I already knew Lelant Saltings was near St Ives, and that this was a lovely bit of train line but it’s potential for adventure hadn’t occurred to me before.
I could arrive in St Ives on foot.
Anyone who has arrived in St Ives by car will know what a mistake this can be. Small lanes, nowhere but the sea to go, a stunningly beautiful location.
It’s a recipe for holiday traffic nightmares.
But not if you walk there (or indeed take the train all the way in).
- Train journey 1: Torquay to Lelant Saltings
- Rail Sale Cost: £7
- Walking distance: 6km to Porthminster Beach (1km more to the harbour)
- Train journey 2: St Ives (above Porthminster Beach) to Torquay
- Rail Sale Cost: £7
- Usual return fare: From £33
A cross-border adventure by train
I haven’t tried this adventure yet either. Like most people I’m usually in a car when I cross this estuary. I always feel as though I’m missing out on something special.
Although you’re walking into another country on this adventure by train, it’s the bridge you have to cross to get there, that will really make your day out.
It’s time to cross the Severn Bridge on foot.
Which means that, not only will you be crossing an area of water with one of the world’s biggest tidal ranges (average 15 metres), and walking underneath two motorways.
You’ll be crossing the border into Wales.
Just to be clear. The nearest bridge to Severn Junction Railway Station is the Prince of Wales Bridge (M4). You can’t walk across this one but a seven kilometre walk along the side of the Severn Estuary will get you onto the original Severn Road Bridge (M48).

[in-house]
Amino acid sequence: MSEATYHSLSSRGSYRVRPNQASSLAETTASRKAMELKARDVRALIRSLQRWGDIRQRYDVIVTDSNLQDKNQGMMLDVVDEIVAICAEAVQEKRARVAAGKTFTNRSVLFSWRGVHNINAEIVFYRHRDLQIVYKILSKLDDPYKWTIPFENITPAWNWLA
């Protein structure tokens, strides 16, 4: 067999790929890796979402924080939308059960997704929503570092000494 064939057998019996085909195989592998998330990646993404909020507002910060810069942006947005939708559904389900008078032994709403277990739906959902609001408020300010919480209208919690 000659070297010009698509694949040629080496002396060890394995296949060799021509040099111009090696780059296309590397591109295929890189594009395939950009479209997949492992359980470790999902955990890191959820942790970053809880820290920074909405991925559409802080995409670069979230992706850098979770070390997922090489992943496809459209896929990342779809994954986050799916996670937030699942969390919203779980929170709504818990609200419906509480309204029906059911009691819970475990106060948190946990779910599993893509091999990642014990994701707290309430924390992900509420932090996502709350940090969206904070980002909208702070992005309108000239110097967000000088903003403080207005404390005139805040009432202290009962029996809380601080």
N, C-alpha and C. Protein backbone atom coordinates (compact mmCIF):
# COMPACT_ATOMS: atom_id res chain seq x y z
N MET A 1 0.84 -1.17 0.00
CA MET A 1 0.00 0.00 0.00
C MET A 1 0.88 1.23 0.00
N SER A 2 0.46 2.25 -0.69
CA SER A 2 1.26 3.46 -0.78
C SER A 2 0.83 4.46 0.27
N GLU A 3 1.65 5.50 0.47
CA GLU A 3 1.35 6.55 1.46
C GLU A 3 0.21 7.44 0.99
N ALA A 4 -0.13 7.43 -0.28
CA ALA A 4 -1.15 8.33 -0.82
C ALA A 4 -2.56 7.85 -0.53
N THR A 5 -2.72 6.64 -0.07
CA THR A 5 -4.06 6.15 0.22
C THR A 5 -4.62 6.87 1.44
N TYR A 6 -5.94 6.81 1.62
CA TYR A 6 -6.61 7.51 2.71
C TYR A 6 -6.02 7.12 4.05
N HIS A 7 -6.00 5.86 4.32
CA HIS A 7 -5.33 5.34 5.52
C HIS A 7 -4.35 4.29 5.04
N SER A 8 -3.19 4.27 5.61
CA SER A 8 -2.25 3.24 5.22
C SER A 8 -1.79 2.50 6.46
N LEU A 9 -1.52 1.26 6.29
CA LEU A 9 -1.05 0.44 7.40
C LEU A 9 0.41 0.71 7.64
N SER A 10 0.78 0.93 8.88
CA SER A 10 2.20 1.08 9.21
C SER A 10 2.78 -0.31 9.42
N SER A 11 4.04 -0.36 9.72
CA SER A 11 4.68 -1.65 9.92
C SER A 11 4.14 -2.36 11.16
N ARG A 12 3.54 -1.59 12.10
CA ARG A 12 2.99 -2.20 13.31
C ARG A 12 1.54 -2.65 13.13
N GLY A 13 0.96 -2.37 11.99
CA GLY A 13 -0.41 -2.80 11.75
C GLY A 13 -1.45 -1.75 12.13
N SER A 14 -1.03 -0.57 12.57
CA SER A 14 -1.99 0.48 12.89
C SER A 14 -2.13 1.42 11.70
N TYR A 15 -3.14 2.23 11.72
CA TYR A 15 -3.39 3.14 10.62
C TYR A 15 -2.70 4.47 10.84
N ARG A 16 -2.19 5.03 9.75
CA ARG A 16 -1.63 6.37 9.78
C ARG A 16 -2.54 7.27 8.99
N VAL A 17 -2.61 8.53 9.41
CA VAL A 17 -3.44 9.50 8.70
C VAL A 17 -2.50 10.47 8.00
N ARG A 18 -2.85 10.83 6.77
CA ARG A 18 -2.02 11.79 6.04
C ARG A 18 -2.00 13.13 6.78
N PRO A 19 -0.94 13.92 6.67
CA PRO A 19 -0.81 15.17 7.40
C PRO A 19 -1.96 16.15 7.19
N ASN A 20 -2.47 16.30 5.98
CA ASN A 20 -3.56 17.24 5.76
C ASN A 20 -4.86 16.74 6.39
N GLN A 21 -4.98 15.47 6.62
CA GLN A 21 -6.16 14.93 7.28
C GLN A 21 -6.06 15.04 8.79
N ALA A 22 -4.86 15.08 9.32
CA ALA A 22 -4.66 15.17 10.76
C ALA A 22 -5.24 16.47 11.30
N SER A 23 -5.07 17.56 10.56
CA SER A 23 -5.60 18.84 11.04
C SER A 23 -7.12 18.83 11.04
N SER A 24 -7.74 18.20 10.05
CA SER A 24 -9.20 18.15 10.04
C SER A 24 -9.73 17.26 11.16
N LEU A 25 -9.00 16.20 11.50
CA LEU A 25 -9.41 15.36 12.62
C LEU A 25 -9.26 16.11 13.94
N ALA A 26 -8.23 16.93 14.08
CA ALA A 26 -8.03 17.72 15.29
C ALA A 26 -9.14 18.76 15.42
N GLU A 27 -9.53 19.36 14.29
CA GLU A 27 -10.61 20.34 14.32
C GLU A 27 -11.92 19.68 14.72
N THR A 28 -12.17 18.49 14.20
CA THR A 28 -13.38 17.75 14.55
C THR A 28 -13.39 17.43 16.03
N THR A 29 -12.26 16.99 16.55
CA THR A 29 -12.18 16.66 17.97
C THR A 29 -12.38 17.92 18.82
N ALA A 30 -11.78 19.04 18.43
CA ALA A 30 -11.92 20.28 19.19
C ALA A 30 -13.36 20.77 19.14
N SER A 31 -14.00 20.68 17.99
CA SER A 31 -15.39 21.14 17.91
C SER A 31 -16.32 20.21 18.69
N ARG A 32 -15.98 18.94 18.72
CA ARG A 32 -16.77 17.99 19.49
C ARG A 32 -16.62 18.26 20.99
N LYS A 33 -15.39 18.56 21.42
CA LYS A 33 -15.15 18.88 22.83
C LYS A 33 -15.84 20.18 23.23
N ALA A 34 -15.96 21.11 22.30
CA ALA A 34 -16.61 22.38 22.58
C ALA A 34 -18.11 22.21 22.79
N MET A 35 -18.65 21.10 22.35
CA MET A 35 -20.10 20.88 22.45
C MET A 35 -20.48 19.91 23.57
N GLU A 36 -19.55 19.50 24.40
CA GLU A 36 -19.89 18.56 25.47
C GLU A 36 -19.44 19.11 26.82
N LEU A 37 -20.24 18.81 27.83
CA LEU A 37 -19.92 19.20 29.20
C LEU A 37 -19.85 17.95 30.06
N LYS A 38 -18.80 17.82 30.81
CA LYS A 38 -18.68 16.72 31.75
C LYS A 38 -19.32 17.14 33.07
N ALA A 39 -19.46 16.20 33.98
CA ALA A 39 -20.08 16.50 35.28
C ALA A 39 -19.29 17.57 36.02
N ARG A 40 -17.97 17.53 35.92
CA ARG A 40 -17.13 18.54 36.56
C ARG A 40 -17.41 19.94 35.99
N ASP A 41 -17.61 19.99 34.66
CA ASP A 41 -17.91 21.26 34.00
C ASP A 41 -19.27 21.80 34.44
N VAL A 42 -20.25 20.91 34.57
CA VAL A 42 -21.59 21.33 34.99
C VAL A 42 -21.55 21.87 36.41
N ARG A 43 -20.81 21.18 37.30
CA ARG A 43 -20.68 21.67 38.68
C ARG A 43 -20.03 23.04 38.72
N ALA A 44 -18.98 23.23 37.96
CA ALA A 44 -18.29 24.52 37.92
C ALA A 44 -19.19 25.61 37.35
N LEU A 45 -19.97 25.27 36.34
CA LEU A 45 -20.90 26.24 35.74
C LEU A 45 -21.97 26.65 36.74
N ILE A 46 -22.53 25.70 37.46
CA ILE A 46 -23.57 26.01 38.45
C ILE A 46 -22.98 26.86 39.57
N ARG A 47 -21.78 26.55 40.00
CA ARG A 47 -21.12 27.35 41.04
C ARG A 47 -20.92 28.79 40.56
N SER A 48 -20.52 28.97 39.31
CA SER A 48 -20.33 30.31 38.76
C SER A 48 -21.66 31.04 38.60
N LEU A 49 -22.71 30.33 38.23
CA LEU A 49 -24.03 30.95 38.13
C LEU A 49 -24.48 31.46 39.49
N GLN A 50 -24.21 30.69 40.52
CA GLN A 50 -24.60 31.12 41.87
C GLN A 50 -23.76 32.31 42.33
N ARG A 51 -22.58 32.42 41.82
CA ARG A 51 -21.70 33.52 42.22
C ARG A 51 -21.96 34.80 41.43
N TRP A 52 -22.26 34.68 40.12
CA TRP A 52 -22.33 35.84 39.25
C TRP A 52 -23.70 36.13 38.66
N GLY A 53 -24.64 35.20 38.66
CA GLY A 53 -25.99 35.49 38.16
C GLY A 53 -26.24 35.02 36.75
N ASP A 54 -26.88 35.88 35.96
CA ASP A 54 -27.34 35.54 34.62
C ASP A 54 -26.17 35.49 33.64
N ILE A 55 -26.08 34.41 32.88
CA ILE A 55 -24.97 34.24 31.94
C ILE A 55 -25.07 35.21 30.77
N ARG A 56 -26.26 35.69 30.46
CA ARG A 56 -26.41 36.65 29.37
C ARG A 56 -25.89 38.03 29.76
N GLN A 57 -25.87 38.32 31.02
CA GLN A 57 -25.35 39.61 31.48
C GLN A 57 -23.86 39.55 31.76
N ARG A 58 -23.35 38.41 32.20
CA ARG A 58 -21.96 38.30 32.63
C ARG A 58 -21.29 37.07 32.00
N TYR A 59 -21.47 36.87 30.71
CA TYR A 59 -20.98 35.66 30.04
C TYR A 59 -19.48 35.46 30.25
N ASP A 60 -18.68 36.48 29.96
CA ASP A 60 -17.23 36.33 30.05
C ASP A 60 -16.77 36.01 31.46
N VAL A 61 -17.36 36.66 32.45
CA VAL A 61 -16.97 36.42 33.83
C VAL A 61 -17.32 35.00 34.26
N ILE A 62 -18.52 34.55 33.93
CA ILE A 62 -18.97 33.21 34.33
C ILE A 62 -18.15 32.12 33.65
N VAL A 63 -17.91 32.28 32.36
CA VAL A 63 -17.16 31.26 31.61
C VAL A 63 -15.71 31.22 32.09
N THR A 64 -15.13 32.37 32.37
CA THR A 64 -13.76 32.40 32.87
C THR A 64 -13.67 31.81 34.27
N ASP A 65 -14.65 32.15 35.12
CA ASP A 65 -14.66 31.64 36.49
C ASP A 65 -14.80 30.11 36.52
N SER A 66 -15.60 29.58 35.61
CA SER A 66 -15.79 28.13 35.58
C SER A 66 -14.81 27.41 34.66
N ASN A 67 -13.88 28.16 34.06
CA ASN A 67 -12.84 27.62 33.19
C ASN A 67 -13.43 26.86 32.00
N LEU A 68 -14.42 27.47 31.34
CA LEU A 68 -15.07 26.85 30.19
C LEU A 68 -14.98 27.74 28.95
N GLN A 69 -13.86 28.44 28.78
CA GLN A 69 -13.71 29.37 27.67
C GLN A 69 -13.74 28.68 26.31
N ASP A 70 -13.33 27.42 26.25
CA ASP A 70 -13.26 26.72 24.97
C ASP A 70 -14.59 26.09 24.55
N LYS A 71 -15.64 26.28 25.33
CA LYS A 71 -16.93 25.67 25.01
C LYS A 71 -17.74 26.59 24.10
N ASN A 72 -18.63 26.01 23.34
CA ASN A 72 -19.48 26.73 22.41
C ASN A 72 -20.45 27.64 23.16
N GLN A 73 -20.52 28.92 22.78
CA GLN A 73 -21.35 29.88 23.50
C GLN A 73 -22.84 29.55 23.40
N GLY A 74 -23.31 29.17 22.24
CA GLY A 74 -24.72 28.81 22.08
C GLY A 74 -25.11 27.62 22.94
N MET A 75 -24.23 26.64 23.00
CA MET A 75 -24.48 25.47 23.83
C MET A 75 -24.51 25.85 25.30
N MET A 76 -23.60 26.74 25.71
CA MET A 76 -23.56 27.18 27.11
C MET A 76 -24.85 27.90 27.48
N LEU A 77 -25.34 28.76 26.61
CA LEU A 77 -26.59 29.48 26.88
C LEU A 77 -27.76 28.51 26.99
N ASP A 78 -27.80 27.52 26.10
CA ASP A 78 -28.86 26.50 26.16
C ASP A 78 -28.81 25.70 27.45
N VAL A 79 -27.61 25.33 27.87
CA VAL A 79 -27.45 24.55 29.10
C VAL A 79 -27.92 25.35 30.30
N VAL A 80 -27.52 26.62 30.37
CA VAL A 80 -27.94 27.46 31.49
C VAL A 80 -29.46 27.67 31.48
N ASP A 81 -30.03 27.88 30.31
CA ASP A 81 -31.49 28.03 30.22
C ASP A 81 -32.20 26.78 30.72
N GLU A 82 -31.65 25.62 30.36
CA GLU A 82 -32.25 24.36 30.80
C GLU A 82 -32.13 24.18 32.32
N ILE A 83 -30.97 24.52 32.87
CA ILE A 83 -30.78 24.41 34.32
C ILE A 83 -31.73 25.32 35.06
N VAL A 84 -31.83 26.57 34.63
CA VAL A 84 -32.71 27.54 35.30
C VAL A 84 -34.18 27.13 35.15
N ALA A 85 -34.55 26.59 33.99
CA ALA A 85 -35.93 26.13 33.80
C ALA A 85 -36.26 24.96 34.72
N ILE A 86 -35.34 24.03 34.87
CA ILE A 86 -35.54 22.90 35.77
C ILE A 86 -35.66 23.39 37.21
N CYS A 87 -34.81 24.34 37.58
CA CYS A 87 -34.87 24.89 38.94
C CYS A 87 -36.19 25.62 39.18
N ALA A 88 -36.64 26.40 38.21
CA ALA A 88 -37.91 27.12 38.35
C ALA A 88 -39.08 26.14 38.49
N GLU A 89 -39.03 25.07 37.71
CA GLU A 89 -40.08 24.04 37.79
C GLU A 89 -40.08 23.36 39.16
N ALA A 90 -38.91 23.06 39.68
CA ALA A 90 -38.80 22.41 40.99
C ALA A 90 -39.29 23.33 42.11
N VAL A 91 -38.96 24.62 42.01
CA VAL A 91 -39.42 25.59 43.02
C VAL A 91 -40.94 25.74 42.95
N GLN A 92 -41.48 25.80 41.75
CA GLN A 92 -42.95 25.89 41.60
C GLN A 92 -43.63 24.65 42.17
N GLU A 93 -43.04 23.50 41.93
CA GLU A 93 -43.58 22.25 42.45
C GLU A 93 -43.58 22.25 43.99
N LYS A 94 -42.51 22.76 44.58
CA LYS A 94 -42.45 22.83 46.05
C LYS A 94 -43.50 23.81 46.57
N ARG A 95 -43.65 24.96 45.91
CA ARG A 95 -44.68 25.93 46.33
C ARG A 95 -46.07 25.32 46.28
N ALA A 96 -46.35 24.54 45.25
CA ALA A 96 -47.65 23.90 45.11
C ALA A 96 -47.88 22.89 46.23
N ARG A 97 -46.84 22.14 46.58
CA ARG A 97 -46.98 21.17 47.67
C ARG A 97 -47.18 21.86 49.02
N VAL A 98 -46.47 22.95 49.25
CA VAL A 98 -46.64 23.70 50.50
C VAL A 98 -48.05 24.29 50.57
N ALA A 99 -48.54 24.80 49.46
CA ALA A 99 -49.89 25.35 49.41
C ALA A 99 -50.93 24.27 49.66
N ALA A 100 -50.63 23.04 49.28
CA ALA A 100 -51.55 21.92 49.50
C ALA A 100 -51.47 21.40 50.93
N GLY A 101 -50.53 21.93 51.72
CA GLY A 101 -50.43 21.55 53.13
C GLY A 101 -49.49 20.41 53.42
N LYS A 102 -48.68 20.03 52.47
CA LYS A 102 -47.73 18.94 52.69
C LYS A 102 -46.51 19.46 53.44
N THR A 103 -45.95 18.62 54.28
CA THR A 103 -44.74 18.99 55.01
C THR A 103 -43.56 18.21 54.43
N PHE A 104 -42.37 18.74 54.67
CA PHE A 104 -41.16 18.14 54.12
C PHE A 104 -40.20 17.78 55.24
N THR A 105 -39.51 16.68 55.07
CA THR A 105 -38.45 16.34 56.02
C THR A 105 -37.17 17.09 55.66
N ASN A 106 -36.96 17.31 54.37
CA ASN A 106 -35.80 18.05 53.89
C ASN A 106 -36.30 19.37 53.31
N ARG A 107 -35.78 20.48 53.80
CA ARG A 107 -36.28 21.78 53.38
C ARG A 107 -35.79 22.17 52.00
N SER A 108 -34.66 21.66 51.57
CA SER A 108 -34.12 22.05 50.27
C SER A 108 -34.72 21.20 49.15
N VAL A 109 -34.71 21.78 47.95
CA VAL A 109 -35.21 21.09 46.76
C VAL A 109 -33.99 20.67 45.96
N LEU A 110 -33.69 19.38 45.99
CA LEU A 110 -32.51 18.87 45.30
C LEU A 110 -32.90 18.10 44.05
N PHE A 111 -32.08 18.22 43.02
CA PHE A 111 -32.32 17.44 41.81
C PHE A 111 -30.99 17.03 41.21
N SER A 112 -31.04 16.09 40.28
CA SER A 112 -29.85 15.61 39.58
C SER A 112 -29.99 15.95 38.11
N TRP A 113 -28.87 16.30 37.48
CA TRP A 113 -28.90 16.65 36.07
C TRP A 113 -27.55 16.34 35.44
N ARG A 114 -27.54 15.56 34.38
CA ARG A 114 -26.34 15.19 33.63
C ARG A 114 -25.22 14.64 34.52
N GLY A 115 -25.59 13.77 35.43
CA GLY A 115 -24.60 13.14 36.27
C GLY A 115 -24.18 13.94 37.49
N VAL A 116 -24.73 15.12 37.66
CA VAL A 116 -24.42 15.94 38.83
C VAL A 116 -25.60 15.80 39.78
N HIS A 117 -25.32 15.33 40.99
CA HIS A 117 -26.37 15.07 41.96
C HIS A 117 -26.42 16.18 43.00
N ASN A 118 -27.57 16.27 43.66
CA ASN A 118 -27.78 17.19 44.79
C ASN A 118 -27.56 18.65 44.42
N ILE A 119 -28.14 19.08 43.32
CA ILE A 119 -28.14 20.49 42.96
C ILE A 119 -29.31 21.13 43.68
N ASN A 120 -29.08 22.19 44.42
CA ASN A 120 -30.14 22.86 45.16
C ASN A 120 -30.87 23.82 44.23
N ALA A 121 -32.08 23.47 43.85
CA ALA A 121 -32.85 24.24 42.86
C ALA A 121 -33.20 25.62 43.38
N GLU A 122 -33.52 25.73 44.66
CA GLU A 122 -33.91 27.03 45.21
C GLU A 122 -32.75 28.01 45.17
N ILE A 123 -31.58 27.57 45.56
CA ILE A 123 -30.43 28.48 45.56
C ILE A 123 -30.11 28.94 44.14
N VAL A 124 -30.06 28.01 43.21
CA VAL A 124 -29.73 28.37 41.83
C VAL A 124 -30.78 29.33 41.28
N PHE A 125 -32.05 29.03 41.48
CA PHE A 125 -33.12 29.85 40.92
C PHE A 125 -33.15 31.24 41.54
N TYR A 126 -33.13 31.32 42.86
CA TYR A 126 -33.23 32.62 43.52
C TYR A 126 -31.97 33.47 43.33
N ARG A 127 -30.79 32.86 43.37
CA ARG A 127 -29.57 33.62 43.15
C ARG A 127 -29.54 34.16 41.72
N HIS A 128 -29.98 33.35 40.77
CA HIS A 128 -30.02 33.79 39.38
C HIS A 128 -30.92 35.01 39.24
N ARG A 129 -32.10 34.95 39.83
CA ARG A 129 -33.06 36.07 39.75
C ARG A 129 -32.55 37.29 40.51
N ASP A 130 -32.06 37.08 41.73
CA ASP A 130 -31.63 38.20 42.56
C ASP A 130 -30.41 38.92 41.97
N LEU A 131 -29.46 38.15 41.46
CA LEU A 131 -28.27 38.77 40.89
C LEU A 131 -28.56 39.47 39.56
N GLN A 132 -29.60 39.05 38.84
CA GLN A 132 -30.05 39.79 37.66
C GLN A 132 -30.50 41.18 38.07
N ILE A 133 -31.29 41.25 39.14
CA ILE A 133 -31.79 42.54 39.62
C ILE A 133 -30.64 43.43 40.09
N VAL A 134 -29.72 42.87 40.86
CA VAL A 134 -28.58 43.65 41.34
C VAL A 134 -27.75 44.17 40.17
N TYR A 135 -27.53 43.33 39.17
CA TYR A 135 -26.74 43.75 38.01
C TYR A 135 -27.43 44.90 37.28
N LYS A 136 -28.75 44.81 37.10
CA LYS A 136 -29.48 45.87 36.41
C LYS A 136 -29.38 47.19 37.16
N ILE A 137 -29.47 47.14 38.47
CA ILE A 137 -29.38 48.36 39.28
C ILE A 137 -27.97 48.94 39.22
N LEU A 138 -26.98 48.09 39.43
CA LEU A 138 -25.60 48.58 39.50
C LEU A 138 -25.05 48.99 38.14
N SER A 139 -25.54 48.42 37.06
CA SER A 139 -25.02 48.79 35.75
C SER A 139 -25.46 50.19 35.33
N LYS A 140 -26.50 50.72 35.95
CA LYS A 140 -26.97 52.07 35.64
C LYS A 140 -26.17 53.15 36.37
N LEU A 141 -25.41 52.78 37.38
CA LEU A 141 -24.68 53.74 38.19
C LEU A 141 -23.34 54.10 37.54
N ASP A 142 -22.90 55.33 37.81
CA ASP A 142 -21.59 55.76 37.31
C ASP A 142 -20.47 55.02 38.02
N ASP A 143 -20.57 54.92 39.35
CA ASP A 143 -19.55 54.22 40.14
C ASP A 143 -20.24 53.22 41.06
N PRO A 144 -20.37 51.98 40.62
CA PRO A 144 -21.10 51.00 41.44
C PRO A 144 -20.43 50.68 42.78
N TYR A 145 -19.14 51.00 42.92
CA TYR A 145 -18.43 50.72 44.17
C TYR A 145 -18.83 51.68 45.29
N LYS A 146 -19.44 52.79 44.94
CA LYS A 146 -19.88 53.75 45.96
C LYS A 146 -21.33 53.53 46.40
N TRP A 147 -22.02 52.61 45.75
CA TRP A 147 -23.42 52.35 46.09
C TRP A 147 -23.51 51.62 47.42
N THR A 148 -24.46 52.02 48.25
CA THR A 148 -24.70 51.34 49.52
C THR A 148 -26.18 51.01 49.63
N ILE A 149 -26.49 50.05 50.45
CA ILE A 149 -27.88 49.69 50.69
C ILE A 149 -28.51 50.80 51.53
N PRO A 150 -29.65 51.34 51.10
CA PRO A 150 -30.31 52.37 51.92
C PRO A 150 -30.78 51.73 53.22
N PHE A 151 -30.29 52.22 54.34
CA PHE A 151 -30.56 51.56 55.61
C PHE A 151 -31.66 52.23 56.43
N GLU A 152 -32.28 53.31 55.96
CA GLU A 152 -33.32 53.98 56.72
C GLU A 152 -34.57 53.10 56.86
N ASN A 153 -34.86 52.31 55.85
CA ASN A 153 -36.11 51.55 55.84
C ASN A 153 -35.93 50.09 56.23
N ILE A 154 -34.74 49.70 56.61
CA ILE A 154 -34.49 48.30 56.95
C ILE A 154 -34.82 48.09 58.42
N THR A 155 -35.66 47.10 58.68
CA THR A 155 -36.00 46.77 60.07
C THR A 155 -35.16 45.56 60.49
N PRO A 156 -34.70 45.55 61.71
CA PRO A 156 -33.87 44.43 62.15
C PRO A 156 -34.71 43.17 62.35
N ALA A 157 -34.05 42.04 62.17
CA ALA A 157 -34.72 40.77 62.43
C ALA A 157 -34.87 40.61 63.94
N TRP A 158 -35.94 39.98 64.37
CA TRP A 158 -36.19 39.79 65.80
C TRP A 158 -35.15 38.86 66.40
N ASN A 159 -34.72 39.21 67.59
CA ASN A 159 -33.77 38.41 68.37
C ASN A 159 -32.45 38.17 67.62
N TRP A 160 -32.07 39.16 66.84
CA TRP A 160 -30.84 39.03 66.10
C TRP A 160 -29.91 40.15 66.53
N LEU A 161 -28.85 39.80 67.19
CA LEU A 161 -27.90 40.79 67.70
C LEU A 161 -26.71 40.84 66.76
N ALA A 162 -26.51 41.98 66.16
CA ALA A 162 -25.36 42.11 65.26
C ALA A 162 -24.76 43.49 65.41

After that it’s a short 3km flight across into Wales.
I say flight because all the information warns about high wind levels and exposure.
Which is I guess what could turn this walk into an adventure.
- Train journey 1: Torquay to Severn Beach
- Rail Sale Cost: £9
- Walking distance: 10km (one way)
- Train journey 2: Severn Beach to Torquay
- Rail Sale Cost: £9
- Usual return fare: From £59
- Adventure Note: If 20km there and back in one day is too much for you, you could always stay in Chepstow, visit Chepstow Castle, then walk back the next day. Or catch a train home from Chepstow (but for me this one didn’t work with the Great British Rail Sale).
The disadvantages of adventures by train
There are of course also a few disadvantages to travelling by train but ever the optimist, I’ve turned these negatives into plus points in the adventure stakes.
Because it’s the adventures that go wrong that make the best stories.
Here are some disadvantageous advantageous elements you might want to consider before your adventure by train.
- Trains can be busy – the perfect excuse to practise your lightweight packing skills
- Trains are sometimes late – having to rethink an adventure can often improve it
- Trains can be expensive – all the more reason to take advantage of this month’s Great British Rail Sale
The advantage of adventures by train
The biggest advantage to taking a train over the car has to be that you’ll be doing the environment a favour.
According to the Campaign for Better Transport, transport (not international) was responsible for 22% of UK greenhouse gas emissions (set to rise to 28% by 2035). The more we can all do to avoid single occupancy vehicle journeys the better.
Making better use of public transport is just one way of doing this.
But if you’re not feeling planet-friendly at the moment, there are plenty of other reasons to choose to adventure by train. Here are a few.
- Train travel allows you to swap stress for excitement
- It requires you to be more creative with your adventure ideas
- It allows you to observe the environment through which you’re travelling
- It means you don’t have to worry about parking spaces or time limits
- You will know how much your journey is going to cost before you set off
- On a train you can read, check your map, and safely drink a gin
- On the train you might get chatting to other explorers
- If your train breaks, there’s usually a replacement bus service
Where will my next train adventure be?
Ironically I am off on an adventure this week but this time by camper van. I’ve got some cracking ideas for train adventures when I return. Watch this space for some unusual, interesting and even remote train adventures.
And please follow me on social media or comment here to tell me about your own adventures by train!